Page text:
– Spend so much time in your closet of a bathroom that you begin to think of it as more than a bathroom. The bathroom is your friend. Your friend who you tolerate in spite of his many flaws – he is at least 20 degrees hotter than the rest of your apartment, he doesn’t have enough floor space for you to dramatically writhe in pain, his window overlooks someone’s little backyard that you wish was yours – because you really, really need him for his toilet.

– Google all of your symptoms. Diagnose yourself with gastroenteritis.

– Drink a lot of water even though you’ve become convinced that it’s poisoning your body.

– Strap an athletic ice pack to your head.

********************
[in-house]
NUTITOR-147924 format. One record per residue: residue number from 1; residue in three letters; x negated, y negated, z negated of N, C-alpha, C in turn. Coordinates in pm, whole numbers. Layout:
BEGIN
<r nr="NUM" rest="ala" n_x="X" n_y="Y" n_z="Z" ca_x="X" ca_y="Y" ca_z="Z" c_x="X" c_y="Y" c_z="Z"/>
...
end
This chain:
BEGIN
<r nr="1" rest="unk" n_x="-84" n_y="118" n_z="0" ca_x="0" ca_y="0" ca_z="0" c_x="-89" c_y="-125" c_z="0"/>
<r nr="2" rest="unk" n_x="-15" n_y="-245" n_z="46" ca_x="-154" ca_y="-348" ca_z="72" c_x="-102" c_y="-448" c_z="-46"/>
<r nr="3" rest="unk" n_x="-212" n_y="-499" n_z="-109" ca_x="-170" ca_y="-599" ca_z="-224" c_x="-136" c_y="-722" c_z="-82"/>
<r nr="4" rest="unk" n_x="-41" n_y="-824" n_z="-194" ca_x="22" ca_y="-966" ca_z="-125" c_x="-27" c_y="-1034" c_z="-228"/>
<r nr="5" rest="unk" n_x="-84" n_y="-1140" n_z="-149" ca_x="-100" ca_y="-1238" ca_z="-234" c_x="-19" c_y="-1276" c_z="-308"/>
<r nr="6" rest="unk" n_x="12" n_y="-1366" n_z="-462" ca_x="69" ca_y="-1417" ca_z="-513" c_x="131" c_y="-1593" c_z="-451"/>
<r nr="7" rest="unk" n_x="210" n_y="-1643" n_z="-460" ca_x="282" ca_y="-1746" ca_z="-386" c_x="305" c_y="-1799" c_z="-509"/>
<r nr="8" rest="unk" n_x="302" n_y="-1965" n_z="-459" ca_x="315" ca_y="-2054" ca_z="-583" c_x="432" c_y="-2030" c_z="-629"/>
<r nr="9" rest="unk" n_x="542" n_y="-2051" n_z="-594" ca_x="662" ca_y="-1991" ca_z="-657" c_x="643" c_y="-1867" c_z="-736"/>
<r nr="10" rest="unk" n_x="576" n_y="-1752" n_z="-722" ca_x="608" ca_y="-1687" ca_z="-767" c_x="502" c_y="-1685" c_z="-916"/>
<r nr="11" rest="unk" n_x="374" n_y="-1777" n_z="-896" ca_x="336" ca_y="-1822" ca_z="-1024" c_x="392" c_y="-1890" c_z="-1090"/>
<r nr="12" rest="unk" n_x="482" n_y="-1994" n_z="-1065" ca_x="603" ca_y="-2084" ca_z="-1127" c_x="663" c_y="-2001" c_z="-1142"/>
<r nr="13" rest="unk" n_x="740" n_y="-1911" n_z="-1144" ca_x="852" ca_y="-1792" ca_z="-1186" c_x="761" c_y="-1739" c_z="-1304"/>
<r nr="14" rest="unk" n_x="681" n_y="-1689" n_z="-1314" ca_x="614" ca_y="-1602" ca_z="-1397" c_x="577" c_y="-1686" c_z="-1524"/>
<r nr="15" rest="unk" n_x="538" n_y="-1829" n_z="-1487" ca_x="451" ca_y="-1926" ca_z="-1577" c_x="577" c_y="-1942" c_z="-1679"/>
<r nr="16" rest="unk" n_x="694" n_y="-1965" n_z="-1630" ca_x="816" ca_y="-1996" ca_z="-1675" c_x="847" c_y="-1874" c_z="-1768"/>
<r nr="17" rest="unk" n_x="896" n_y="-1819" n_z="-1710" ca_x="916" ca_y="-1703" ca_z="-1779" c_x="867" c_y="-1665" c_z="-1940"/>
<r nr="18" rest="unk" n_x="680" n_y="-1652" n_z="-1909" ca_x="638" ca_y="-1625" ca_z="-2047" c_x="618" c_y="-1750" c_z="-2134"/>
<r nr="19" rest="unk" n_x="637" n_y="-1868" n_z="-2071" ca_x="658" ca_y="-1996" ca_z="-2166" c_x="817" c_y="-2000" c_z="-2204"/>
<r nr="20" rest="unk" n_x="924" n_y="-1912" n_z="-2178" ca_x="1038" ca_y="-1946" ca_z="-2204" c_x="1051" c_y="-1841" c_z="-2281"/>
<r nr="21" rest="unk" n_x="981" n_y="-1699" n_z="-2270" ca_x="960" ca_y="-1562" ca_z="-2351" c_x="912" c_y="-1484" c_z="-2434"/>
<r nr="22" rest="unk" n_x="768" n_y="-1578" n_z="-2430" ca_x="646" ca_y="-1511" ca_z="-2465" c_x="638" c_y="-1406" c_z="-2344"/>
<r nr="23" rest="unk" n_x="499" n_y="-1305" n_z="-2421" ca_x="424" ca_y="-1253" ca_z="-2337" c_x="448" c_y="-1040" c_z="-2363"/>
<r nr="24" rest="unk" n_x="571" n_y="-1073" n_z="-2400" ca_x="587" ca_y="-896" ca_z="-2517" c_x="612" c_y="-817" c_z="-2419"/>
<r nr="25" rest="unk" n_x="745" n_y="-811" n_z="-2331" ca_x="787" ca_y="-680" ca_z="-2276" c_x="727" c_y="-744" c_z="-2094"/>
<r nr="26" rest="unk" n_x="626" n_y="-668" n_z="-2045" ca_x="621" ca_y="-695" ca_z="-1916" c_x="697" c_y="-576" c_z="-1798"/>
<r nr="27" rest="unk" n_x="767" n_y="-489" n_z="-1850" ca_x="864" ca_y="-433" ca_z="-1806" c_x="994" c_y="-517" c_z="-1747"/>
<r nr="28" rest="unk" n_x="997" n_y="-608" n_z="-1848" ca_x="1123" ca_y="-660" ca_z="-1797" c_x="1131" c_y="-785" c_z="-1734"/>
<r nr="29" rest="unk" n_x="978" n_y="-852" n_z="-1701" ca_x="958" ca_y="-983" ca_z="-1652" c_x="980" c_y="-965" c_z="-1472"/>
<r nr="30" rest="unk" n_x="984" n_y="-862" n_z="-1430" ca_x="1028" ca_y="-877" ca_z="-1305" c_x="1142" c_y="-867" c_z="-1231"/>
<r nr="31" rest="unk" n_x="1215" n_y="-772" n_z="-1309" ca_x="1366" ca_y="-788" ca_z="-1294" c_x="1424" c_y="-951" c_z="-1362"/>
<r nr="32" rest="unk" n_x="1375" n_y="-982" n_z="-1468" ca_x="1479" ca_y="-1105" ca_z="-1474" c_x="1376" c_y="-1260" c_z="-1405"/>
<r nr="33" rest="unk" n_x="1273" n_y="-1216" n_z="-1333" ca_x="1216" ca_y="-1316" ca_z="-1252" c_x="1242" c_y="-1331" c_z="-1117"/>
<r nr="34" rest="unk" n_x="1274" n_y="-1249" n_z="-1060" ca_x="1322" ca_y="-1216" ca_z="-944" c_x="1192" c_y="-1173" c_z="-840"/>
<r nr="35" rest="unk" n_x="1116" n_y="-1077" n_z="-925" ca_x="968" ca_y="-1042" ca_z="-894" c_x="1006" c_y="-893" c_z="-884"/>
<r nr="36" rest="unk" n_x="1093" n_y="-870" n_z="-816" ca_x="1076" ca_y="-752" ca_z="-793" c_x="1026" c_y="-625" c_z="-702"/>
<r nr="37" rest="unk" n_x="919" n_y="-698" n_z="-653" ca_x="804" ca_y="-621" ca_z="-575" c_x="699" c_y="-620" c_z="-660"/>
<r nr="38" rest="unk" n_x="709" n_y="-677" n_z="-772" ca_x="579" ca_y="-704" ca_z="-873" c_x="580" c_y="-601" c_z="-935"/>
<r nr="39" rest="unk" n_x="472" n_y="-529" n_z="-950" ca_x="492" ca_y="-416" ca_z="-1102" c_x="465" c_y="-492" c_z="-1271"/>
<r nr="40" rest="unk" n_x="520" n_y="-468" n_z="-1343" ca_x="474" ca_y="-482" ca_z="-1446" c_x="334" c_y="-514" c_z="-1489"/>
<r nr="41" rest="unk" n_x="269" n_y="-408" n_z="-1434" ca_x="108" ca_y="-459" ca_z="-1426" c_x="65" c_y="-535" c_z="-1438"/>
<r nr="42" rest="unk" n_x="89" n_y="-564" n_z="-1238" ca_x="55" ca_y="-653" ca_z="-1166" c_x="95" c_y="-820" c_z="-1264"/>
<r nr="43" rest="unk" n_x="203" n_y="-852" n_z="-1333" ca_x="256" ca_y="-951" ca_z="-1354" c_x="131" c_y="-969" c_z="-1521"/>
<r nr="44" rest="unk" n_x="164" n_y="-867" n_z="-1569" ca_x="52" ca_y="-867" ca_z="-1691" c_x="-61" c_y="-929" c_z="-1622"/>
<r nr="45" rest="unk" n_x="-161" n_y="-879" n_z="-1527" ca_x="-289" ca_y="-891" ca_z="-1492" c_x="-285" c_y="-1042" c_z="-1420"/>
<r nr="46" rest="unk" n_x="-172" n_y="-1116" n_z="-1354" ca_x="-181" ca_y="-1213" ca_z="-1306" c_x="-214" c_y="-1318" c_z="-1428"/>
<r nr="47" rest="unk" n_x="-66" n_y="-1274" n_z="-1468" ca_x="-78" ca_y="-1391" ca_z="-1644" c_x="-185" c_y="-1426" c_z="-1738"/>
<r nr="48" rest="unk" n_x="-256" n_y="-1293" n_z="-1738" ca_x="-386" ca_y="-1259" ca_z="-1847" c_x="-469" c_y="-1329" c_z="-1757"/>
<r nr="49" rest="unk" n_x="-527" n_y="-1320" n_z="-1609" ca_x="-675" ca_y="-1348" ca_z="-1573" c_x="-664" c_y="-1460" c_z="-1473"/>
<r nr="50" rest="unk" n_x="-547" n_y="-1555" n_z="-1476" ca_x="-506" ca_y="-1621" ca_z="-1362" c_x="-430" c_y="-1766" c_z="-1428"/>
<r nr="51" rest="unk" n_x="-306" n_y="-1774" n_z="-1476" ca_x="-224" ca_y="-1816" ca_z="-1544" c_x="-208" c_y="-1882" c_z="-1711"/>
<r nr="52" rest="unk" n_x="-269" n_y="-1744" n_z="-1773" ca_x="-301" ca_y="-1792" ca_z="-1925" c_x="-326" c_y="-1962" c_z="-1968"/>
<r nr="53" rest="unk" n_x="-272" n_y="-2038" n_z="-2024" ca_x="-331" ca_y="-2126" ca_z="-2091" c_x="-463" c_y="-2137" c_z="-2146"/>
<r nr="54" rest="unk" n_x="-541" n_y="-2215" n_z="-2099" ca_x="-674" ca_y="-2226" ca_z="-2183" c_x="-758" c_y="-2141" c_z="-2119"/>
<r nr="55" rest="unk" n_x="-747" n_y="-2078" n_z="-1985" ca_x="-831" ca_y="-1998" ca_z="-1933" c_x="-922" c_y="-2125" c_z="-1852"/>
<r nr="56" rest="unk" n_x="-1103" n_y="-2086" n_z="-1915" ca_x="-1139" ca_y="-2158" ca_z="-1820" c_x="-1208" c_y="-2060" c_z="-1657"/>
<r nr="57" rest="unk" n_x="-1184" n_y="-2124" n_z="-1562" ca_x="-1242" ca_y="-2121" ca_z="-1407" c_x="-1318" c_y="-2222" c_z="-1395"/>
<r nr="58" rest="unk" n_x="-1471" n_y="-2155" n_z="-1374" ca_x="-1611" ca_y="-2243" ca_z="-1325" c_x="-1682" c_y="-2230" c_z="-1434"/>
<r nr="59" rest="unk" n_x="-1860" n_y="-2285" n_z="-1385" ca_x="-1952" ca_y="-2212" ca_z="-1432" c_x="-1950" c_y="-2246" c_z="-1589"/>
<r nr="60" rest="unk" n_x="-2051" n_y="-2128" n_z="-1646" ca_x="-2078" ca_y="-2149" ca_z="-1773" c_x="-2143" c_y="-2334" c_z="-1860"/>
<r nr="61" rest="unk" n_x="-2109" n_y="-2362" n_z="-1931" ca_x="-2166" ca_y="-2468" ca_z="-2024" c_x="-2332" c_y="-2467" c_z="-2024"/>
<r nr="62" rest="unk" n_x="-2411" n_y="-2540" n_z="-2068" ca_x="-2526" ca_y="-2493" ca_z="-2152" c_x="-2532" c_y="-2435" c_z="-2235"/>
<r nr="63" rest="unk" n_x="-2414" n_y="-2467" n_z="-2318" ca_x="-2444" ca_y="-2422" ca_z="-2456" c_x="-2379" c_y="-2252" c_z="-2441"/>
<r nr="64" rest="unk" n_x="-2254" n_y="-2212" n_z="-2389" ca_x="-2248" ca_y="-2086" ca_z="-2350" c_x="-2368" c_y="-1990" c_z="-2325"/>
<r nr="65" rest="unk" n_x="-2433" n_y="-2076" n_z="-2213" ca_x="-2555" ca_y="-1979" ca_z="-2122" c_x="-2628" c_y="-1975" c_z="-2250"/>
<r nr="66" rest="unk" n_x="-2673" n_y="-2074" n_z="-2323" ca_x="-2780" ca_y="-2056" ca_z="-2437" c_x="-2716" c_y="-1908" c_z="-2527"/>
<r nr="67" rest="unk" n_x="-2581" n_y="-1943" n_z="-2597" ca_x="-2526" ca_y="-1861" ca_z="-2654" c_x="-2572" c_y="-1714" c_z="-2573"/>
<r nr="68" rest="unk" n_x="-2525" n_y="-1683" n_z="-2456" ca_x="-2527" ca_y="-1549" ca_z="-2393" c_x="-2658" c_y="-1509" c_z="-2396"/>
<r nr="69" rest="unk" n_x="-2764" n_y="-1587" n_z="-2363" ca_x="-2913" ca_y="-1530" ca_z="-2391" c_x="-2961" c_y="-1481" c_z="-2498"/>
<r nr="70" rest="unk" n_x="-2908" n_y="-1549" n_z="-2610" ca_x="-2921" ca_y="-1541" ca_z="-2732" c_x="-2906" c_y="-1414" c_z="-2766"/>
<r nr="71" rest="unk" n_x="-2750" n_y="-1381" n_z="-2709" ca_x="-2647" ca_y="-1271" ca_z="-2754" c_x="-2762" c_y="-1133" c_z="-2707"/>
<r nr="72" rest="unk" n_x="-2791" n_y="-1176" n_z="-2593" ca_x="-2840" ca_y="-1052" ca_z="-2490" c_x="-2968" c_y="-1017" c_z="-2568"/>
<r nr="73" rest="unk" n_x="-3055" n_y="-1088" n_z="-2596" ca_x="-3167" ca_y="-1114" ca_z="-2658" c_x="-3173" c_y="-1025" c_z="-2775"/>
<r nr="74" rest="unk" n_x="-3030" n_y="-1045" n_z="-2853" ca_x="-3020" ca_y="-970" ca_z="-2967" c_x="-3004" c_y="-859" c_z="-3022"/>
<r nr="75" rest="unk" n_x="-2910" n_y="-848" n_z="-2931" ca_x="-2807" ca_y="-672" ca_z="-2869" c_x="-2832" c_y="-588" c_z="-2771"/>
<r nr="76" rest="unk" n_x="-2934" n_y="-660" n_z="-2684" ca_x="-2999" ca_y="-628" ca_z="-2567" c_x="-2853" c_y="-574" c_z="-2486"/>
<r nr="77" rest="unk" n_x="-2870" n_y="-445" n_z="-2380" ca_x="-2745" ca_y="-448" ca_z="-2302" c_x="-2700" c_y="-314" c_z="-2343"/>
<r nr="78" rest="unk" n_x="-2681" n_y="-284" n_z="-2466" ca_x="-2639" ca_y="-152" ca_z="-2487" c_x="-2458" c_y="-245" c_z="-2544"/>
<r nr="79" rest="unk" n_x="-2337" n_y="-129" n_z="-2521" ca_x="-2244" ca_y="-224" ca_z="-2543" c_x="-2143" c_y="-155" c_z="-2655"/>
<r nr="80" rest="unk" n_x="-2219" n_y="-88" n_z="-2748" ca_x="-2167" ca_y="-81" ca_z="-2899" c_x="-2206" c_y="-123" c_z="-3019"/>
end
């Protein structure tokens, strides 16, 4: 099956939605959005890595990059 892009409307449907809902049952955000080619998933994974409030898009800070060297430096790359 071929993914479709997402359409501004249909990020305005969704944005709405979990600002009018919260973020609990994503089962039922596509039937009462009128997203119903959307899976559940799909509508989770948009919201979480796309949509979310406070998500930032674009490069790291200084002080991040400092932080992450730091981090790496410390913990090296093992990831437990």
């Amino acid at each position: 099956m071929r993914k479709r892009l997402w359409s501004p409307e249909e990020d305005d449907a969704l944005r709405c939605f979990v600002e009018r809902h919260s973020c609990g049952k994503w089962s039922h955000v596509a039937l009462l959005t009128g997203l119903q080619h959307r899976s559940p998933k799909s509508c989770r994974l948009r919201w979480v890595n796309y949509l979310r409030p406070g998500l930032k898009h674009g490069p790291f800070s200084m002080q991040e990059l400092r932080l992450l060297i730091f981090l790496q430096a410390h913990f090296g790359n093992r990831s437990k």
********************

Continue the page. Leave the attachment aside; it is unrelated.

– Google all of your symptoms again. Decide that you’re experiencing the early stages of sepsis and check your body for some type of rash that you’re supposed to get that you are pretty sure signals the early stages of death.

– Mentally write a will but stop yourself before you write it out for real.

– Watch the second half of the first season of New Girl and ask yourself the following questions: How did this show actually pull off a great second season? Am I really sexually attracted to Schmidt? What if I die at the exact moment when Zooey Deschanel sings “It’s Jess!” in the opening?

– Take like seven naps a day because you get tired every time you sit up for more than ten minutes.

– If you are feeling sort of OK, put on a sports bra and some gym clothes so you look normal (like you’re going to the gym) and walk two blocks to the grocery store. Buy the essentials of the BART diet (bananas, applesauce, rice and bread (for toast)) and as much Gatorade as you can carry because you forgot that it’s not actually that great for you when you’ve lost a lot of fluids.

– Discover that Lemonade Gatorade might have unseated Blue Frost as your favorite flavor.